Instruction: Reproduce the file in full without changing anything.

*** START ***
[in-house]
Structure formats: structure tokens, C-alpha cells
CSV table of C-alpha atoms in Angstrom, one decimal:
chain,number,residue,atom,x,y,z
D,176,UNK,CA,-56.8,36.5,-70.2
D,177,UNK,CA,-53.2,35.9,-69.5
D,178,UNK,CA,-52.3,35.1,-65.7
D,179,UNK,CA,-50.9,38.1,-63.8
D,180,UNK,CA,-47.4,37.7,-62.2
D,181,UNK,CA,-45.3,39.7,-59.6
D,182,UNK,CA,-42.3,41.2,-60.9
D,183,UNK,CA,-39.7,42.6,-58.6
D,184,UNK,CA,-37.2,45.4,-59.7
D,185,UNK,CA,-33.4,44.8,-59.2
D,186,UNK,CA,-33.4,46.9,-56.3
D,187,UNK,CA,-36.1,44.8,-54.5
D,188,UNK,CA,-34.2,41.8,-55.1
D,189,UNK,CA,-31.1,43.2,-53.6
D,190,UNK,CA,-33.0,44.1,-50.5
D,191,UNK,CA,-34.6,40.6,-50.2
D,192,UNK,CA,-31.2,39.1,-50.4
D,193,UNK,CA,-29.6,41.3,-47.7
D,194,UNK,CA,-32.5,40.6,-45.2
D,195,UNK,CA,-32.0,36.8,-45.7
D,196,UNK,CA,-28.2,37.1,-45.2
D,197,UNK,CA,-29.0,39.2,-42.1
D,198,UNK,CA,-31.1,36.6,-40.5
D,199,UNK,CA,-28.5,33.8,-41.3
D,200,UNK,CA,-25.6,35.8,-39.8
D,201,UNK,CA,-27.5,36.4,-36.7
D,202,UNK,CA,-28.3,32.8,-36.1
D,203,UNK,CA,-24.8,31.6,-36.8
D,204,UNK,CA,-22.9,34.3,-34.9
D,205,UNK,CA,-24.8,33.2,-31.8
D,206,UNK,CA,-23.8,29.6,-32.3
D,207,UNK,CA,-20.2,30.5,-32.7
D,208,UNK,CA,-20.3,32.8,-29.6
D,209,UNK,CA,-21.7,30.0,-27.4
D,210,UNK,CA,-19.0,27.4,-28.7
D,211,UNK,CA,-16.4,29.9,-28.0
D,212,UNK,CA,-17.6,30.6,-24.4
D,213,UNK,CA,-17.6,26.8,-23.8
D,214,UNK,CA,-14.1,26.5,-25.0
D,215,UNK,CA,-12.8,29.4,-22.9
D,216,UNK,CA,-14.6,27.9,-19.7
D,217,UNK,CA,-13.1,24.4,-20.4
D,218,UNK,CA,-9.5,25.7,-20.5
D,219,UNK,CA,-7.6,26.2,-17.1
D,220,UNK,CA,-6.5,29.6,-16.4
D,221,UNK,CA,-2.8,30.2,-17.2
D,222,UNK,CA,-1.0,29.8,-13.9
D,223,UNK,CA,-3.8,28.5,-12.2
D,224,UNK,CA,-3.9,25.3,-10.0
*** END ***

[in-house]
Structure formats: structure tokens, C-alpha cells
CSV table of C-alpha atoms in Angstrom, one decimal:
chain,number,residue,atom,x,y,z
D,176,UNK,CA,-56.8,36.5,-70.2
D,177,UNK,CA,-53.2,35.9,-69.5
D,178,UNK,CA,-52.3,35.1,-65.7
D,179,UNK,CA,-50.9,38.1,-63.8
D,180,UNK,CA,-47.4,37.7,-62.2
D,181,UNK,CA,-45.3,39.7,-59.6
D,182,UNK,CA,-42.3,41.2,-60.9
D,183,UNK,CA,-39.7,42.6,-58.6
D,184,UNK,CA,-37.2,45.4,-59.7
D,185,UNK,CA,-33.4,44.8,-59.2
D,186,UNK,CA,-33.4,46.9,-56.3
D,187,UNK,CA,-36.1,44.8,-54.5
D,188,UNK,CA,-34.2,41.8,-55.1
D,189,UNK,CA,-31.1,43.2,-53.6
D,190,UNK,CA,-33.0,44.1,-50.5
D,191,UNK,CA,-34.6,40.6,-50.2
D,192,UNK,CA,-31.2,39.1,-50.4
D,193,UNK,CA,-29.6,41.3,-47.7
D,194,UNK,CA,-32.5,40.6,-45.2
D,195,UNK,CA,-32.0,36.8,-45.7
D,196,UNK,CA,-28.2,37.1,-45.2
D,197,UNK,CA,-29.0,39.2,-42.1
D,198,UNK,CA,-31.1,36.6,-40.5
D,199,UNK,CA,-28.5,33.8,-41.3
D,200,UNK,CA,-25.6,35.8,-39.8
D,201,UNK,CA,-27.5,36.4,-36.7
D,202,UNK,CA,-28.3,32.8,-36.1
D,203,UNK,CA,-24.8,31.6,-36.8
D,204,UNK,CA,-22.9,34.3,-34.9
D,205,UNK,CA,-24.8,33.2,-31.8
D,206,UNK,CA,-23.8,29.6,-32.3
D,207,UNK,CA,-20.2,30.5,-32.7
D,208,UNK,CA,-20.3,32.8,-29.6
D,209,UNK,CA,-21.7,30.0,-27.4
D,210,UNK,CA,-19.0,27.4,-28.7
D,211,UNK,CA,-16.4,29.9,-28.0
D,212,UNK,CA,-17.6,30.6,-24.4
D,213,UNK,CA,-17.6,26.8,-23.8
D,214,UNK,CA,-14.1,26.5,-25.0
D,215,UNK,CA,-12.8,29.4,-22.9
D,216,UNK,CA,-14.6,27.9,-19.7
D,217,UNK,CA,-13.1,24.4,-20.4
D,218,UNK,CA,-9.5,25.7,-20.5
D,219,UNK,CA,-7.6,26.2,-17.1
D,220,UNK,CA,-6.5,29.6,-16.4
D,221,UNK,CA,-2.8,30.2,-17.2
D,222,UNK,CA,-1.0,29.8,-13.9
D,223,UNK,CA,-3.8,28.5,-12.2
D,224,UNK,CA,-3.9,25.3,-10.0